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Courage Has No Color, the True Story of the Triple Nickles
Cover of Courage Has No Color, the True Story of the Triple Nickles
Courage Has No Color, the True Story of the Triple Nickles
America's First Black Paratroopers
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They became America's first black paratroopers. Why was their story never told? Sibert Medalist Tanya Lee Stone reveals the history of the Triple Nickles during World War II. World War II is raging,...
They became America's first black paratroopers. Why was their story never told? Sibert Medalist Tanya Lee Stone reveals the history of the Triple Nickles during World War II. World War II is raging,...
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  • They became America's first black paratroopers. Why was their story never told? Sibert Medalist Tanya Lee Stone reveals the history of the Triple Nickles during World War II. World War II is raging, and thousands of American soldiers are fighting overseas against the injustices brought on by Hitler. Back on the home front, the injustice of discrimination against African Americans plays out as much on Main Street as in the military. Enlisted black men are segregated from white soldiers and regularly relegated to service duties. At Fort Benning, Georgia, First Sergeant Walter Morris's men serve as guards at The Parachute School, while the white soldiers prepare to be paratroopers. Morris knows that for his men to be treated like soldiers, they have to train and act like them, but would the military elite and politicians recognize the potential of these men as well as their passion for serving their country?

    Tanya Lee Stone examines the role of African Americans in the military through the history of the Triple Nickles, America's first black paratroopers, who fought in a little-known attack on the American West by the Japanese. The 555th Parachute Infantry Battalion, in the words of Morris, "proved that the color of a man had nothing to do with his ability."

 

Awards-

About the Author-

  • Tanya Lee Stone is the Robert F. Sibert Award–winning author of Almost Astronauts: 13 Women Who Dared to Dream. Her latest book, Courage Has No Color: The True Story of the Triple Nickles was a 2014 YALSA Excellence in Nonfiction Finalist.


    I grew up on the beach on Long Island Sound, so tide pools and jetties were my playground. I always read a ton of books, and would take out more than I could carry from the library on the weekends. My dad is a professor and writer and my mom was an elementary-school librarian, so books were everywhere in our house. My dad built me a kid-size reading loft only I could climb up to—I spent hours up there! In high school, I studied music at a performing arts high school. In college I was an English major at Oberlin, which gave me the perfect excuse to spend all my time reading and writing. And after college I was an editor until I moved to Vermont in 1996 and became a writer.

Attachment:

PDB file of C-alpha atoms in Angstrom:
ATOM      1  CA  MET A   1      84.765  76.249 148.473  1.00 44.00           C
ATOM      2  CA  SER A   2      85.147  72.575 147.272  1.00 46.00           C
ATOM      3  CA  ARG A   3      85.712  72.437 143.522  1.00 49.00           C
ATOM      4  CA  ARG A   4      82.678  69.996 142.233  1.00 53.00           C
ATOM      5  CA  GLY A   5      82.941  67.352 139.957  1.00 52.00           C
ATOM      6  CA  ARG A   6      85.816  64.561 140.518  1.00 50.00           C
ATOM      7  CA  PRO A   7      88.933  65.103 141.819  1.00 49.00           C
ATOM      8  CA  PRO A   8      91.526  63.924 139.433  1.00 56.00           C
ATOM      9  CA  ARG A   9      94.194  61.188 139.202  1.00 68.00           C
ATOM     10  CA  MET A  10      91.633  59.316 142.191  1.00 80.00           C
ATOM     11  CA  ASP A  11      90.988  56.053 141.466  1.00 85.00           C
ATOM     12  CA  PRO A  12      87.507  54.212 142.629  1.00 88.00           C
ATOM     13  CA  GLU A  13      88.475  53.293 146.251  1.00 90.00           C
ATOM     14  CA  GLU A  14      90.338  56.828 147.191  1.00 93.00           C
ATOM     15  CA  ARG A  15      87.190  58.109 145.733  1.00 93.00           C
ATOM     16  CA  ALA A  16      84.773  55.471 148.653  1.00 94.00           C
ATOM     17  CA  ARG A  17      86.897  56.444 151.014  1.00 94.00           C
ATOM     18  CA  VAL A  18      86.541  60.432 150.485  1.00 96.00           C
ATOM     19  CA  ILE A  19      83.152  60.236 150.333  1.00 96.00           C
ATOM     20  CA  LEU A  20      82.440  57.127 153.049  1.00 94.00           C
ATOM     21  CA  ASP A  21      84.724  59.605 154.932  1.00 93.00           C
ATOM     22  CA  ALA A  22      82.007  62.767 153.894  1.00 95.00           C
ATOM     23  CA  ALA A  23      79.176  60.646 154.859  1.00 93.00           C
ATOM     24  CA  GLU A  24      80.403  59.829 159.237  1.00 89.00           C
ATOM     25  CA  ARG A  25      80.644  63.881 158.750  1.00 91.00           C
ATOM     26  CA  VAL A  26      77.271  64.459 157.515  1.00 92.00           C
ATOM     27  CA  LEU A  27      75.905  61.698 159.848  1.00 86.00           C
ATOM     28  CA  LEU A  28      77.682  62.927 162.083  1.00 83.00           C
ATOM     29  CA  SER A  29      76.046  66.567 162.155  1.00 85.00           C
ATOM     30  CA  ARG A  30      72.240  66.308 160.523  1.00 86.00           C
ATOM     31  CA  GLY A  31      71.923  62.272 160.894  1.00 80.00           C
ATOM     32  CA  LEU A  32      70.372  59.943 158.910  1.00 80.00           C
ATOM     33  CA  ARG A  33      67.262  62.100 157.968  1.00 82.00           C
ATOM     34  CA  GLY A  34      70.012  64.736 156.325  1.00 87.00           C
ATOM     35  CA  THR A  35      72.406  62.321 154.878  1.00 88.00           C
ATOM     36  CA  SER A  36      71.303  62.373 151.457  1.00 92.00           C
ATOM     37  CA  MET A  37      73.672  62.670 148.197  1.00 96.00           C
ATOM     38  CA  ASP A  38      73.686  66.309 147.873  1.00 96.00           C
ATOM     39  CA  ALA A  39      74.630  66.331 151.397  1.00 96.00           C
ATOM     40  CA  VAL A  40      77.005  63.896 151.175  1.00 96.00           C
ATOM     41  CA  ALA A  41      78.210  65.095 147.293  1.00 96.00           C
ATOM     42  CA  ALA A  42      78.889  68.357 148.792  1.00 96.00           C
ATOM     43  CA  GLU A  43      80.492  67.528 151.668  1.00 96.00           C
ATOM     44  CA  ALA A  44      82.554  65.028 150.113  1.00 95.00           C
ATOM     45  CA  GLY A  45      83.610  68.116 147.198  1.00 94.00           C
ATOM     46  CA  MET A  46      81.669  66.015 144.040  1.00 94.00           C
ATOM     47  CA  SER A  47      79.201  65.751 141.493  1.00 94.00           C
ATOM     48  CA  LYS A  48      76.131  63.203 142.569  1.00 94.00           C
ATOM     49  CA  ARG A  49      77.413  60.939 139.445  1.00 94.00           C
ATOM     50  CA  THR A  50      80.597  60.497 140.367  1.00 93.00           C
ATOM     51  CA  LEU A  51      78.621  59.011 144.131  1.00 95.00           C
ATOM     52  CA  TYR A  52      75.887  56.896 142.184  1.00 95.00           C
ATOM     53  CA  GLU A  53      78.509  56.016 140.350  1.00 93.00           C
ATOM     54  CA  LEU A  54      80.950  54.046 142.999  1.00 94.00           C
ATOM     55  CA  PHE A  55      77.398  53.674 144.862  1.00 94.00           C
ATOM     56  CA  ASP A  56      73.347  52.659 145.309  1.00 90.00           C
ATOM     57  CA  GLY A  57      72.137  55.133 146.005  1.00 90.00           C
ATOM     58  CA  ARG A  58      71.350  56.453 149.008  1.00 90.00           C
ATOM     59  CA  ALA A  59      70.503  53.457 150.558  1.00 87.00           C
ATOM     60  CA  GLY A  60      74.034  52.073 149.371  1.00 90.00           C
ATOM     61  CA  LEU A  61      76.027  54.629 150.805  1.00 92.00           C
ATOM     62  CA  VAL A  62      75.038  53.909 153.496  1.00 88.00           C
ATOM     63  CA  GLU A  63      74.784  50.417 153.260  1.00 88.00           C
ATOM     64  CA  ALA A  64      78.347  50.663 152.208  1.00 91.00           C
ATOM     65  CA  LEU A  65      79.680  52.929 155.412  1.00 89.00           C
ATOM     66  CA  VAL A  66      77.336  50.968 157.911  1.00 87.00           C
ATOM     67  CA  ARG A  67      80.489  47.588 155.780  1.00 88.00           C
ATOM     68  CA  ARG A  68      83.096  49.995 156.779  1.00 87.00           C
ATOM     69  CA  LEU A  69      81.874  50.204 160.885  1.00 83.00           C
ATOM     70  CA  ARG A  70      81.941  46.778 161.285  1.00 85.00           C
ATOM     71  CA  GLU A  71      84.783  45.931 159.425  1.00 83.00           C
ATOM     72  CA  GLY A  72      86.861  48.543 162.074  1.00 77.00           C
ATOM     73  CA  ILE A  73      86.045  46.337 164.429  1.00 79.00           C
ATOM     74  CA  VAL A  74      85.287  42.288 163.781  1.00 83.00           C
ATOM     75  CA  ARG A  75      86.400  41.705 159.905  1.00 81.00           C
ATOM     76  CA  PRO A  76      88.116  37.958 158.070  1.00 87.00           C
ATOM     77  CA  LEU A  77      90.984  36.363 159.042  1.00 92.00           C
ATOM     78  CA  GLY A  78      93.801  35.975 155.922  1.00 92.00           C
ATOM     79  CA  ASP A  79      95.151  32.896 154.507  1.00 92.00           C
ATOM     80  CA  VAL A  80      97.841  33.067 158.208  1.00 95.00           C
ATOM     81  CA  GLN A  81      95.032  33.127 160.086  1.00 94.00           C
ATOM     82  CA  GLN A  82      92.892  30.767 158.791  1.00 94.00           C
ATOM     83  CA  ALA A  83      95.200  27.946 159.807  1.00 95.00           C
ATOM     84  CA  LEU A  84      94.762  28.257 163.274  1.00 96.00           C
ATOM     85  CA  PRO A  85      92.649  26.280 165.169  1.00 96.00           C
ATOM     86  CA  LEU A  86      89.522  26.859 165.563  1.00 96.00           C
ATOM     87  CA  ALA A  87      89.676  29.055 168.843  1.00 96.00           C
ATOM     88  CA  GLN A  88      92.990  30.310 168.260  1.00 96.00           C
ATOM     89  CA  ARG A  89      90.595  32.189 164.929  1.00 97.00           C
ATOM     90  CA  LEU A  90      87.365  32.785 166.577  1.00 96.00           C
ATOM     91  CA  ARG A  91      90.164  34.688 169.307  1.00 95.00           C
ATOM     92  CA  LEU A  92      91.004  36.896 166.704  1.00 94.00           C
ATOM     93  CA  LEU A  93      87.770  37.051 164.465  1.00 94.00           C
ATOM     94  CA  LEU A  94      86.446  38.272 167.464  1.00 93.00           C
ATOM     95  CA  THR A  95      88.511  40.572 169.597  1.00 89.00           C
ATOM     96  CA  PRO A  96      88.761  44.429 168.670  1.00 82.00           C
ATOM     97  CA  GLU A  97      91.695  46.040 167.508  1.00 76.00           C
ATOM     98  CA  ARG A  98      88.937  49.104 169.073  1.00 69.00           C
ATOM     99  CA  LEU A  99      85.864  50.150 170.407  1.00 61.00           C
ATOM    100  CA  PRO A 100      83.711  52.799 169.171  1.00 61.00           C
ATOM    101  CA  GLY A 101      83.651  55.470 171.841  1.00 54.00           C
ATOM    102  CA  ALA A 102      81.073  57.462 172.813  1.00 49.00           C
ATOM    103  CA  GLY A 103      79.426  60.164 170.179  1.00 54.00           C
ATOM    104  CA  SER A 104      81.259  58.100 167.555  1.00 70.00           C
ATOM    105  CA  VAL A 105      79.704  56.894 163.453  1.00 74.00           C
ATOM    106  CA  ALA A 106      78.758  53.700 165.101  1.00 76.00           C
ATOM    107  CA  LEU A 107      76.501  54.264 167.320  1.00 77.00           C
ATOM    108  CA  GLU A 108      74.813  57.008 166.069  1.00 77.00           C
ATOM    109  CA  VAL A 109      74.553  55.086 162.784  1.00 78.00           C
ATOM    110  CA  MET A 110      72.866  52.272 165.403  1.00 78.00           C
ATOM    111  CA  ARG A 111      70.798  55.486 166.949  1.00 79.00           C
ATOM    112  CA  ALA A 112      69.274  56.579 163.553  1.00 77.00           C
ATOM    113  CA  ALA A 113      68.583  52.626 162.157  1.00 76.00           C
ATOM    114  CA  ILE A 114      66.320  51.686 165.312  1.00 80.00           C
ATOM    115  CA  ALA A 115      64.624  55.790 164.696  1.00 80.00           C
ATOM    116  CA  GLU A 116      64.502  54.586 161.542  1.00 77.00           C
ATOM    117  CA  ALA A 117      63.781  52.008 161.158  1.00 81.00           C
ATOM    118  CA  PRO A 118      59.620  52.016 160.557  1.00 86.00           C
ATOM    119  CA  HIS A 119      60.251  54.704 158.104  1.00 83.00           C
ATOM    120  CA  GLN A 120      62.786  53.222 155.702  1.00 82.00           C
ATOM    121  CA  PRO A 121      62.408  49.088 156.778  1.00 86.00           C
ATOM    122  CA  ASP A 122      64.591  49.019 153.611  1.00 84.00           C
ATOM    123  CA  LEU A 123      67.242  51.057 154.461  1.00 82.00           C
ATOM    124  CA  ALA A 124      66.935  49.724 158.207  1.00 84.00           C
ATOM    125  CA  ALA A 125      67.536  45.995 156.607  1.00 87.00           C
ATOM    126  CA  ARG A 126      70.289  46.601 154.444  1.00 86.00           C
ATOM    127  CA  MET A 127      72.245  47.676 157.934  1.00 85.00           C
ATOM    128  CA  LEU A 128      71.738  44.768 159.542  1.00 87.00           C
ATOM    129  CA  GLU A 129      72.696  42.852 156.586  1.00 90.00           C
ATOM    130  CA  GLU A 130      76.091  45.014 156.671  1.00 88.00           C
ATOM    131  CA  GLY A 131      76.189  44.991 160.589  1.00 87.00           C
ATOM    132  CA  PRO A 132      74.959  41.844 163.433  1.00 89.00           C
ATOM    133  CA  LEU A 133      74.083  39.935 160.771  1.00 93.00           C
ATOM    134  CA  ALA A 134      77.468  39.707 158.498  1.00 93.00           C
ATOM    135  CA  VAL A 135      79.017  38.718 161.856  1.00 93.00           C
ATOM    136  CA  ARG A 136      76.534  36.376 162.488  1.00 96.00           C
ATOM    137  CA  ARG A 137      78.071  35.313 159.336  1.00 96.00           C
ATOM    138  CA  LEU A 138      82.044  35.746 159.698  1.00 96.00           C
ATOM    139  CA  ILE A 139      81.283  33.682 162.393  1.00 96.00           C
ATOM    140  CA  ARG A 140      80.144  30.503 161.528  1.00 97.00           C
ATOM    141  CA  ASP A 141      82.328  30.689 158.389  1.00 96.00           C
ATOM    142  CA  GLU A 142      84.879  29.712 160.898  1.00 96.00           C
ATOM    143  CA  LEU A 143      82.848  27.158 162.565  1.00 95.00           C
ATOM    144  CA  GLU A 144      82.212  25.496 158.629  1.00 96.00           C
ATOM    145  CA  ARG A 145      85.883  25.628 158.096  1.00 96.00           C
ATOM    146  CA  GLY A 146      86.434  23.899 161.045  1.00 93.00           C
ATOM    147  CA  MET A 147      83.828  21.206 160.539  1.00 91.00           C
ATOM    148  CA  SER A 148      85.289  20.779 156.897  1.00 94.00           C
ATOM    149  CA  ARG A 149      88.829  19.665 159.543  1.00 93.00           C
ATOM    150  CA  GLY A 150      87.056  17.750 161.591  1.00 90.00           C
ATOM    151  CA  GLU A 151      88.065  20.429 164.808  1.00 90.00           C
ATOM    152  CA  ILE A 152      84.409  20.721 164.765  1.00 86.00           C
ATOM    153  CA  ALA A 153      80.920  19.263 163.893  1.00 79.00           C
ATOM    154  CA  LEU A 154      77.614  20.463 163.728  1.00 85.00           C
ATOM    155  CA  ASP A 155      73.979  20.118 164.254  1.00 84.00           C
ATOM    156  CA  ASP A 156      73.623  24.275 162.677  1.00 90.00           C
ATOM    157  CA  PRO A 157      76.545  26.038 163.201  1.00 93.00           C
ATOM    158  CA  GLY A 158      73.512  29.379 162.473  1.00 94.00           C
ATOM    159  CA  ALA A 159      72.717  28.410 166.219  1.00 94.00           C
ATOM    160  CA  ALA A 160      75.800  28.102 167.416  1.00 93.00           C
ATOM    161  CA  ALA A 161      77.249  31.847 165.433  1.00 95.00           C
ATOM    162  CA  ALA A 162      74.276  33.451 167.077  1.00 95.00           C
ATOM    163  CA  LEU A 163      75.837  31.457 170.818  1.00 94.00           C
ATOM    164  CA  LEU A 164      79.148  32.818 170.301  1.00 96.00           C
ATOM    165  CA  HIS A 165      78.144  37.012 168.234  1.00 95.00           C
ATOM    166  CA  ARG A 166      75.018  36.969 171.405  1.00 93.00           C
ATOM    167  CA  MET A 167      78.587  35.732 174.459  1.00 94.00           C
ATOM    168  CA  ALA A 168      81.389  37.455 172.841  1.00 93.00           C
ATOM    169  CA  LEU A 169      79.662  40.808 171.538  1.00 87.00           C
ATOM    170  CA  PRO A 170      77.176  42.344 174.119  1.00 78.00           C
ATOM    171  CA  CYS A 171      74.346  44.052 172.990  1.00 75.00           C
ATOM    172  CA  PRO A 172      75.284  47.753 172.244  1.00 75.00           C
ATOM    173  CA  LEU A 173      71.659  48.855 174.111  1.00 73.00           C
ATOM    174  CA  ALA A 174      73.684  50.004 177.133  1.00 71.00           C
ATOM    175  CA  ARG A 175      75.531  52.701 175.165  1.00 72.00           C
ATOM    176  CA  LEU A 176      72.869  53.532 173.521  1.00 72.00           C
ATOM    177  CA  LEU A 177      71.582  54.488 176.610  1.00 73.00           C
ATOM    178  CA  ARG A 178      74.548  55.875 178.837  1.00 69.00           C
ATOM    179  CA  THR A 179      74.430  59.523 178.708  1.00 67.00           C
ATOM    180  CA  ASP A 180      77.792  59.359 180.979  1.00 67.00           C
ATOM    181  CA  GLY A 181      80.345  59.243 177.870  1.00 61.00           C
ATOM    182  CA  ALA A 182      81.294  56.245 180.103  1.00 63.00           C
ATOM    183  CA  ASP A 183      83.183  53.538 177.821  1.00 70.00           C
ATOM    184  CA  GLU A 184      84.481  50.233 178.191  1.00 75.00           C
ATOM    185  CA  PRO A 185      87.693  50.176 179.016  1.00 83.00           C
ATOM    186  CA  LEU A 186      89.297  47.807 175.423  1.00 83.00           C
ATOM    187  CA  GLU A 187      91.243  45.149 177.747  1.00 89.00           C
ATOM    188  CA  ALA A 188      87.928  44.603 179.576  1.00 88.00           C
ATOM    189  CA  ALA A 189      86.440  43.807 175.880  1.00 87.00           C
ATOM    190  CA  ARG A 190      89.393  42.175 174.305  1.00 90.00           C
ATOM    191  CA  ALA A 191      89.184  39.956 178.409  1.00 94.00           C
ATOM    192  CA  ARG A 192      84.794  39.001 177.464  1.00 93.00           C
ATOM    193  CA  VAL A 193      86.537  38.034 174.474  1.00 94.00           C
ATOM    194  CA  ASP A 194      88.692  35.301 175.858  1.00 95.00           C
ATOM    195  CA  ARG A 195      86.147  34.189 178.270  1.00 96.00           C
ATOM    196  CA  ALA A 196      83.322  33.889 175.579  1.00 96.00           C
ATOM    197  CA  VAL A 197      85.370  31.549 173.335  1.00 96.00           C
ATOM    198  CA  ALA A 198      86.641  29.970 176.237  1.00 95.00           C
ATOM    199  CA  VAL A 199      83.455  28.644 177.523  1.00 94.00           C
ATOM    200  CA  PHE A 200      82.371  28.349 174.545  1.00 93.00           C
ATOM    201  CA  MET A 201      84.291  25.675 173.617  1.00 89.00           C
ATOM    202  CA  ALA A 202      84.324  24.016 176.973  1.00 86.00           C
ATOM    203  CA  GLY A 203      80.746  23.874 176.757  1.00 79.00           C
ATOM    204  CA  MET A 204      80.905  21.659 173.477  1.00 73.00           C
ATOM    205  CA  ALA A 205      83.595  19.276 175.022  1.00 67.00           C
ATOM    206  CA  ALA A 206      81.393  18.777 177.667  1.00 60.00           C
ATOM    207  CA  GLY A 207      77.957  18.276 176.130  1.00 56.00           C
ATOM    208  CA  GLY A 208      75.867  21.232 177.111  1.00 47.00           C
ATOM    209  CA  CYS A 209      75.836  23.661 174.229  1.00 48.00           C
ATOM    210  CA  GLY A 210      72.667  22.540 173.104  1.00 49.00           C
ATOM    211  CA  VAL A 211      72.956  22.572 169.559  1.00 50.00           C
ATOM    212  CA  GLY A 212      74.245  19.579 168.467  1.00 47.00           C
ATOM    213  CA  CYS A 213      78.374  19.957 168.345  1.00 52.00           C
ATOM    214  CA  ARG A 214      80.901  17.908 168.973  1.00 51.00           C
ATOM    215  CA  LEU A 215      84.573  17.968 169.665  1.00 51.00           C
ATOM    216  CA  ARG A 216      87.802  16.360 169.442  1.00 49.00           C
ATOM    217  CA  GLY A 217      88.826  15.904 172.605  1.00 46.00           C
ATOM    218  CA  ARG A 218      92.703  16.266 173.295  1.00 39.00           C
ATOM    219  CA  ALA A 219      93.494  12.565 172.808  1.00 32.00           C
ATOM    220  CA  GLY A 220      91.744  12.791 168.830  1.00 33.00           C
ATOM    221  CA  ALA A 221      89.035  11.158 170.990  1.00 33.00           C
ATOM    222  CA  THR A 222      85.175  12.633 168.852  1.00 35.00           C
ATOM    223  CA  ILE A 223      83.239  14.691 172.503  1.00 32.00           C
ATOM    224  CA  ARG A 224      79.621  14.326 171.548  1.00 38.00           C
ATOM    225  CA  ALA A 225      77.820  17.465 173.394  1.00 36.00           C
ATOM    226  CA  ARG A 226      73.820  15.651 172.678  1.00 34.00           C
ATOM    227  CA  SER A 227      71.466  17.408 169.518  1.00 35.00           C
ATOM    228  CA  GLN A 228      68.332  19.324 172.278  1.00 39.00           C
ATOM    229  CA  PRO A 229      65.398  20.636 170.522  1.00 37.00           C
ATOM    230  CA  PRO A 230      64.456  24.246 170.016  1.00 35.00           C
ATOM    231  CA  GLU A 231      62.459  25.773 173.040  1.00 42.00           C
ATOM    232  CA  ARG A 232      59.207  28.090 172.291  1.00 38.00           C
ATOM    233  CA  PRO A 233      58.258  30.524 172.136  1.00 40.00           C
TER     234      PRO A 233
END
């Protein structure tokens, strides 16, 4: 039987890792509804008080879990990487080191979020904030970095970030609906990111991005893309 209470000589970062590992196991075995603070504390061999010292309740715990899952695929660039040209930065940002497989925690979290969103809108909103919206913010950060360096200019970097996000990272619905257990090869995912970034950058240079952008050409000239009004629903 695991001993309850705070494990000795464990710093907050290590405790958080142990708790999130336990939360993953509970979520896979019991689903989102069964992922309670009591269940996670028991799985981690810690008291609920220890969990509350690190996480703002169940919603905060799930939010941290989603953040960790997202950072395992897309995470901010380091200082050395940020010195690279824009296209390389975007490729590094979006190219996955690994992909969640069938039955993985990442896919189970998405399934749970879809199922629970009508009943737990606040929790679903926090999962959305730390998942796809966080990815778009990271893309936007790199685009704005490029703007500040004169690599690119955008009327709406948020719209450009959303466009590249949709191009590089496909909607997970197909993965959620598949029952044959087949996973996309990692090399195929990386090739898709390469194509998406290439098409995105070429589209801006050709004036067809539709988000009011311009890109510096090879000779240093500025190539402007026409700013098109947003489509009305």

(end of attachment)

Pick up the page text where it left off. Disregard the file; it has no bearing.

I love to write stories about ordinary people who do extraordinary things and shine the light on their little-known stories. Change happens slowly, many times because people quietly push through barriers and move things forward until—bam!— someone else makes a big splash. But headline-makers often stand on the shoulders of those who first paved the way for them to follow. You can read about some of these trailblazers in my books Almost Astronauts and Courage Has No Color.

    Three Things You Might Not Know About Me:

    1. If I had to choose a different job, I would want to be on Broadway, singing in a musical!
    2. I have climbed into a tank of harbor seals wearing thigh-high rubber boots in order to help a veterinarian give some friendly harbor seals an annual exam— all in the name of research.They are cute, but they will bite for food!
    3. I have a mini-poodle named Barney who likes to climb in between my pillows when he naps during the day.

Reviews-

  • Publisher's Weekly

    Starred review from November 12, 2012
    Stone (Almost Astronauts: 13 Women Who Dared to Dream) opens with an enticing question, “What is it like to jump out of an airplane?” The answer, which lets readers imagine doing just that as a paratrooper, will immediately draw them into this thorough story of the U.S. military’s first black paratroopers. More than just an account of their endeavors during WWII, the narrative takes on a broader perspective as it contextualizes the story of the 555th Parachute Infantry Battalion. Set against the entrenched racism of the 1940s, the nine chapters include asides about media stereotypes regarding African-Americans and how photographs of black soldiers were often left out of the military record. Myriad quotations from personal interviews and more than 100 b&w photos reveal the heroism and perseverance of these groundbreaking men. While they didn’t see combat (they were instead sent out West to become smoke jumpers), Stone’s final chapters reveal how the Triple Nickles’ service helped integrate both the military and society at large. A captivating look at a small but significant piece of military and civil rights history. Ages 10–up. Agent: Rosemary Stimola, Stimola Literary Studio.